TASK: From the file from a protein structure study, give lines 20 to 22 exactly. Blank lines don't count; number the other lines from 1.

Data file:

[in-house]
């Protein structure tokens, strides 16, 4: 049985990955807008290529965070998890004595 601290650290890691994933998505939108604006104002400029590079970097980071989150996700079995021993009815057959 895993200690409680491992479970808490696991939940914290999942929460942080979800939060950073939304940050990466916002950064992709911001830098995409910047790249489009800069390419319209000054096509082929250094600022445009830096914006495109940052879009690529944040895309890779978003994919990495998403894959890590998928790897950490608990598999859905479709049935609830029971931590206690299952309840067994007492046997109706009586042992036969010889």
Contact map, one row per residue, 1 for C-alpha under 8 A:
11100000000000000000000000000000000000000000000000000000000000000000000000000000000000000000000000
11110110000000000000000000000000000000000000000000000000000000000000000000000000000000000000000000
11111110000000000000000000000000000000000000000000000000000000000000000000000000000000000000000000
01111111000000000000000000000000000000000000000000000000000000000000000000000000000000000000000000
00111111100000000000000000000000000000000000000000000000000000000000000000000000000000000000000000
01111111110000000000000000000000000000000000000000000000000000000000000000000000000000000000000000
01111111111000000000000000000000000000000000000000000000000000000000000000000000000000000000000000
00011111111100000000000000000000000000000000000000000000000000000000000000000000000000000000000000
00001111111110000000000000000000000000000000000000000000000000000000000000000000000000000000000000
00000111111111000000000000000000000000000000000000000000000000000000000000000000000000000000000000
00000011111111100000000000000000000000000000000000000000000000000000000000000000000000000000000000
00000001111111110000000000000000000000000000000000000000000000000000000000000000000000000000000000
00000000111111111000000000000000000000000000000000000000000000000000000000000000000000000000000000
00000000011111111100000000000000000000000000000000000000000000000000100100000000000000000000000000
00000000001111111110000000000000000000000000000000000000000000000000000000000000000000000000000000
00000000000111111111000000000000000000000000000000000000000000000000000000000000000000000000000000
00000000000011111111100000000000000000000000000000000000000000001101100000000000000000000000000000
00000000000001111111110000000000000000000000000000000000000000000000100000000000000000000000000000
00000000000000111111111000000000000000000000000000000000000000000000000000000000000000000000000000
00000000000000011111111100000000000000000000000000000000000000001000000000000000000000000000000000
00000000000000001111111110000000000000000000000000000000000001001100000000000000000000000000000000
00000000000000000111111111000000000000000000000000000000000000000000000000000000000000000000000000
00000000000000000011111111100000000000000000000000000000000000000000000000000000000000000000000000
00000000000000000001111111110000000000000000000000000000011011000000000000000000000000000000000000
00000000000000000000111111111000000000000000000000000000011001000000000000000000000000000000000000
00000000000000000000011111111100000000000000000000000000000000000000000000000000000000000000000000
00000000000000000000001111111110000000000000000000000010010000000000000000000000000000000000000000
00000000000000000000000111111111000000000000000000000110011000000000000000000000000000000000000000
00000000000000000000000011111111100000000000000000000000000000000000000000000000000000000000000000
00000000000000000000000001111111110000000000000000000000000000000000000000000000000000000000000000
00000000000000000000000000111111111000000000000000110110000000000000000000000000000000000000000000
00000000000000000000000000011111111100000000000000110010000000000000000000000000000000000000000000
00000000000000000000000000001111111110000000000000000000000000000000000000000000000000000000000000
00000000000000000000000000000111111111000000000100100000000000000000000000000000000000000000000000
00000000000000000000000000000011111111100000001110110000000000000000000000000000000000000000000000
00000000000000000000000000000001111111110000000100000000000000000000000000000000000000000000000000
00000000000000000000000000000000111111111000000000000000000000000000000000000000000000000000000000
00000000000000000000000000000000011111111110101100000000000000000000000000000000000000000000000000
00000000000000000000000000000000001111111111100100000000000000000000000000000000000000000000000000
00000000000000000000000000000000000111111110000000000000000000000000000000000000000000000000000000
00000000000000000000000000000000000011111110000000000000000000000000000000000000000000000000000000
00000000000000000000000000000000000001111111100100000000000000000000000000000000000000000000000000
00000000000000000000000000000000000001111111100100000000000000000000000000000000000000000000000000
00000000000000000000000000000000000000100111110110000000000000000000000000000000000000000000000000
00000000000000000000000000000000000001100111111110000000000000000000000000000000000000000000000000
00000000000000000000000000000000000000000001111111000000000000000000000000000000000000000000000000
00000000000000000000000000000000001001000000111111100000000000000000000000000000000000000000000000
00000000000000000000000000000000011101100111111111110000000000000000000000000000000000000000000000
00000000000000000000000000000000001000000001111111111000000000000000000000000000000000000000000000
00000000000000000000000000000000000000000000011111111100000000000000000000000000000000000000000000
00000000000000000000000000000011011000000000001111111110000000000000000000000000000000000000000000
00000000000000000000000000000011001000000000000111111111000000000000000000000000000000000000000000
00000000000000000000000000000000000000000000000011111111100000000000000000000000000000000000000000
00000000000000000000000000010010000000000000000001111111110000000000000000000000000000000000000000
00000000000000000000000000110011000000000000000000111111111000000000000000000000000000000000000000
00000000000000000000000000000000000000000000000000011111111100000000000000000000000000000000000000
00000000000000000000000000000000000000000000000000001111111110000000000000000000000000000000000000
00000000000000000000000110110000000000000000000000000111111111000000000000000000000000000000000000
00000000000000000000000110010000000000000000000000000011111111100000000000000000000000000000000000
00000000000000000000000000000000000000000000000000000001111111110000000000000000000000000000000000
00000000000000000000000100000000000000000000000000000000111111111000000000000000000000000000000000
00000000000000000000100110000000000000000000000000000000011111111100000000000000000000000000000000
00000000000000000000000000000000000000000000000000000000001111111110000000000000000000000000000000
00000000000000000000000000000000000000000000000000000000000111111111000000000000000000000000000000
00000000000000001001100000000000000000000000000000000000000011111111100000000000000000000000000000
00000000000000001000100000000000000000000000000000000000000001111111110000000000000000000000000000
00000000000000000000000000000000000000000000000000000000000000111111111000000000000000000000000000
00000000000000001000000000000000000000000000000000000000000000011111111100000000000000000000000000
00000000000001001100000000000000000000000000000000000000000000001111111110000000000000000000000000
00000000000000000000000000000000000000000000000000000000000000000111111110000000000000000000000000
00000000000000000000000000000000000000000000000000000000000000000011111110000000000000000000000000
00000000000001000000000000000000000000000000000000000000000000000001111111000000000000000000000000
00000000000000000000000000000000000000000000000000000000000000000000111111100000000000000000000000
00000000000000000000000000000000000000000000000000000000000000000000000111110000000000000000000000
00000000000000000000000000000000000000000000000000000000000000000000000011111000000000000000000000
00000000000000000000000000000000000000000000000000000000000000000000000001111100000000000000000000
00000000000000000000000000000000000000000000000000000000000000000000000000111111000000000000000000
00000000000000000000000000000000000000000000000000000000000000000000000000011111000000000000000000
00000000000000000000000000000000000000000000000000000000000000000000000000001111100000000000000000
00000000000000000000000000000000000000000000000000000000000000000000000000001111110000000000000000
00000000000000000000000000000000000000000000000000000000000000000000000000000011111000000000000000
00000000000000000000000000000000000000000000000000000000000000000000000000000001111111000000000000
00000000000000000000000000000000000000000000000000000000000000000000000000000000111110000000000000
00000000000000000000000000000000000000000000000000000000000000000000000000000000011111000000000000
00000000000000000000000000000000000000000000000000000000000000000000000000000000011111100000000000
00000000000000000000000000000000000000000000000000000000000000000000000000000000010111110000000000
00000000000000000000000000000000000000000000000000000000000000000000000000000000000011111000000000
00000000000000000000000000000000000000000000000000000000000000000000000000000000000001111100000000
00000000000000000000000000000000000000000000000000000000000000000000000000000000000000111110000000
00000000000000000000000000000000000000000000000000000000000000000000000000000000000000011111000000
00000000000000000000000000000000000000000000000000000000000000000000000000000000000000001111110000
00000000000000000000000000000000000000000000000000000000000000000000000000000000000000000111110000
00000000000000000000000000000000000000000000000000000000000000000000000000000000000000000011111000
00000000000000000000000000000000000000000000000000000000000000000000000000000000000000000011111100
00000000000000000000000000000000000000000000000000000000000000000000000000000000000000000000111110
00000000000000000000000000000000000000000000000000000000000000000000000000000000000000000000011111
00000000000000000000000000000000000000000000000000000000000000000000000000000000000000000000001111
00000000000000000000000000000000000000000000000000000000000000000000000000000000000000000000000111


00000000000011111111100000000000000000000000000000000000000000001101100000000000000000000000000000
00000000000001111111110000000000000000000000000000000000000000000000100000000000000000000000000000
00000000000000111111111000000000000000000000000000000000000000000000000000000000000000000000000000